I think what the question boils down to is whether phonological primitives have intrinsic phonetic content. I can first give a "consensus" answer, and then point to some issues which seem to me to be unresolved.
Consensus view: This view is most clearly set out in Chomsky & Miller (1963) and Chomsky (1964) [the latter being a substantially revised version of Chomsky's plenary address at the 1962 ICL]. There are three basic ways of defining phonological features: (i) as distinctive features, which are used to organize contrast-bearing differences, and (ii) as indexes for grouping classes of sounds which uniformly undergo or trigger a phonological alternation, and (iii) indexes for grouping sounds by their positional characteristics. The features of (i) are thought to have a physical interpretation which is language-independent. Furthermore, it is assumed that there is a small number of such features, and their logical combinations form a universal phonetic alphabet.
Such a phonetic alphabet (e.g., the IPA) can be used for representing the contrasting segments in any language. Under the consensus view, however, the same set of features can be used for (i), (ii), and (iii). This means that it is assumed that all phonological regularities can be characterized with reference to labels which have a lanaguage-independent physical interpretation. Since a phoneme represents a group of sounds related by phonological regularities,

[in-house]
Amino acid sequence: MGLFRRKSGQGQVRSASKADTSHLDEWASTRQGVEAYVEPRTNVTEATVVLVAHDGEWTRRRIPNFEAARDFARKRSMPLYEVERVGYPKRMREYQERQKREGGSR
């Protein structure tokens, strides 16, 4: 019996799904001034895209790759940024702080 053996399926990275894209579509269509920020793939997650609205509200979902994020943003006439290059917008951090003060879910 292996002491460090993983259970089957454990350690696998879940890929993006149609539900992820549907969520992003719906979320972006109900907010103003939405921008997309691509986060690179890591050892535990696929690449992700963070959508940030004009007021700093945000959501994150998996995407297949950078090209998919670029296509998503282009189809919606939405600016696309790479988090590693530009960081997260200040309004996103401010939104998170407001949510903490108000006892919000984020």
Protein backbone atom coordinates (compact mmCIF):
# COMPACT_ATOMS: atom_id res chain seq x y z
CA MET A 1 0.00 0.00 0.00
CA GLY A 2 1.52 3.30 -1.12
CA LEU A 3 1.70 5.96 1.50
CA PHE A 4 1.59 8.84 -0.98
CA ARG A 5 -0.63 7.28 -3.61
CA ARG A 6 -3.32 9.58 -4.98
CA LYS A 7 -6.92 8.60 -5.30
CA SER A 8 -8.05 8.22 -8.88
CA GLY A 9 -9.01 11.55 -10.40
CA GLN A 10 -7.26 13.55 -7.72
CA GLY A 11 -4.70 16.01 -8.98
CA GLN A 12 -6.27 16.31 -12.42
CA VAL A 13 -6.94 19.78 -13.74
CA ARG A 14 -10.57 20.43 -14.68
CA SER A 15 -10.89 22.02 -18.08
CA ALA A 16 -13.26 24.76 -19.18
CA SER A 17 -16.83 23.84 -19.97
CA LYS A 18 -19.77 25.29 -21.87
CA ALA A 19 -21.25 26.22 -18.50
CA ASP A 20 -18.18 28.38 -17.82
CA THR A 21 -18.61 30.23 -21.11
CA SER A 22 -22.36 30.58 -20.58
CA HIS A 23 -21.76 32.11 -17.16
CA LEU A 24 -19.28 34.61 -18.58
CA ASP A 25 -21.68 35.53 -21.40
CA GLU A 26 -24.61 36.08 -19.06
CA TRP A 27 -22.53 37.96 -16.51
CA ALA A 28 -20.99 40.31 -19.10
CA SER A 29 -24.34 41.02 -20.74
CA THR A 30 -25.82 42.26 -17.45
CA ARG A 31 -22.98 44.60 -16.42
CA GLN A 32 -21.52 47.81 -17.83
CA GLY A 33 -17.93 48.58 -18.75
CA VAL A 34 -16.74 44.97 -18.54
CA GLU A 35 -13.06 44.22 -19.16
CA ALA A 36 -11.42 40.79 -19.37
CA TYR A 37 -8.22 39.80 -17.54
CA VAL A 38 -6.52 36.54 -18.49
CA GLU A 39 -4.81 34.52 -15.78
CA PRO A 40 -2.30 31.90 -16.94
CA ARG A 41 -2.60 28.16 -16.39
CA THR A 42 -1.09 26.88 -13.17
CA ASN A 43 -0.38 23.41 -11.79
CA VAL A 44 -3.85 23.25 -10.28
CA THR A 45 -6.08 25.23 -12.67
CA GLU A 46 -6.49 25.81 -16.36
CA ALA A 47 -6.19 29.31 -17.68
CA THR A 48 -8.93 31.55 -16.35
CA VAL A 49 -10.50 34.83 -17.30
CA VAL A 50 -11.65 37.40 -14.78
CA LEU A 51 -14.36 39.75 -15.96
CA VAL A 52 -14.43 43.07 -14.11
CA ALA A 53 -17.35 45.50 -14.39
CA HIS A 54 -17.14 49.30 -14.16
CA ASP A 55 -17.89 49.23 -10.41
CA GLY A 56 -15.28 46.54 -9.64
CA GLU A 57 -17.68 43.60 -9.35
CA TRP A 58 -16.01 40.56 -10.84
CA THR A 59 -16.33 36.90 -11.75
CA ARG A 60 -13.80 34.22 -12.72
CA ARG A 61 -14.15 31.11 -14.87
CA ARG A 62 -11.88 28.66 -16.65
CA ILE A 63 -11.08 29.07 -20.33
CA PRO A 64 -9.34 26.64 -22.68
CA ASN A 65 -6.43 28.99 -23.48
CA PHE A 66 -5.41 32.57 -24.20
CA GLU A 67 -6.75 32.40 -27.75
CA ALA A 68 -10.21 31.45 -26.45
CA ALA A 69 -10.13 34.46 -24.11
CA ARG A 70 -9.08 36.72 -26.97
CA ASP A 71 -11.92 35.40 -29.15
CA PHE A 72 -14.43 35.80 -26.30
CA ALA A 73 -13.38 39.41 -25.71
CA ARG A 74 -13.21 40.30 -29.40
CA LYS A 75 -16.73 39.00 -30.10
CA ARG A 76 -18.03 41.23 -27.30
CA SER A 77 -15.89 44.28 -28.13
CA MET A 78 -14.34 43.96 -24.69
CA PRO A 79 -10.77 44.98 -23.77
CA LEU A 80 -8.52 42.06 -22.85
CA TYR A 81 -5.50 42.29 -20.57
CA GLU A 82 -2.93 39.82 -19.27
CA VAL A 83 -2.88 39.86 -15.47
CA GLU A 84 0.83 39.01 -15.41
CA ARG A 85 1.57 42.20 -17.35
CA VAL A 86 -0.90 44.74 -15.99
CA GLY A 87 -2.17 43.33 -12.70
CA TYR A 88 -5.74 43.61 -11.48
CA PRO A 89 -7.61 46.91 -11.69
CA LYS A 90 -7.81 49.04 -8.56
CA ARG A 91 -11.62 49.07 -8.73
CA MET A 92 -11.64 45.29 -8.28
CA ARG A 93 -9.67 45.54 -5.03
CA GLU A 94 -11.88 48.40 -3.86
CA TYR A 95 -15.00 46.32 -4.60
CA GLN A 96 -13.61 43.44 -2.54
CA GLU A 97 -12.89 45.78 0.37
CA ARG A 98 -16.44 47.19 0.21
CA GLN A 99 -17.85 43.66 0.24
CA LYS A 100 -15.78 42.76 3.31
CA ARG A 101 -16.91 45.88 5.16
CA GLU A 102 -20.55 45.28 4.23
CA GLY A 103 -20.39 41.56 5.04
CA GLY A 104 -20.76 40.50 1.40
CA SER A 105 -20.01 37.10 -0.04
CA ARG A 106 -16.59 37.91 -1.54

a phoneme can be represented as a symbol taken from the universal phonetic alphabet, its allophones differing from each other by feature-changing operations. Under this view, it makes perfect sense to use IPA symbols to represent phonemes. Such a view is assumed implicitly in most work in theoretical phonology today.
Some criticisms: There are two basic problems that have been identified with the consensus view. The first is that languages show consistent but subtle differences between similar-sounding sounds. This fact renders the enterprise of developing a universal phonetic alphabet less attractive. This kind of argument is made in several works by Ladefoged (e.g., 1980). The second issue is that there are so-called "crazy rules" in phonology which are difficult to account for in terms of phonetically specifiable features (therefore calling into question the identity between features of type (i) and of types (ii)--(iii)). This issue is touched upon in Fudge (1967) and subsequent work by different scholars. If these types of criticisms of the consensus view are accepted, then it does not make sense for reasons other than convenience to use IPA symbols to represent phonemes.
Noam Chomsky. Current issues in linguistic theory.
Mouton, The Hague, 1964
Noam Chomsky and George Miller. Introduction to
the formal analysis of natural languages. In
Robert Duncan Luce, Robert R Bush, and Eugene
Galanter, editors, Handbook of mathematical
psychology, volume 1, pages 271–321. John Wiley
and Sons, Inc., New York, 1963.
Erik C Fudge. The nature of phonological primes.
Journal of Linguistics, 3(1):1–36, 1967.
Peter Ladefoged. What are linguistic sounds made
of? Language, 56(3):485–502, 1980.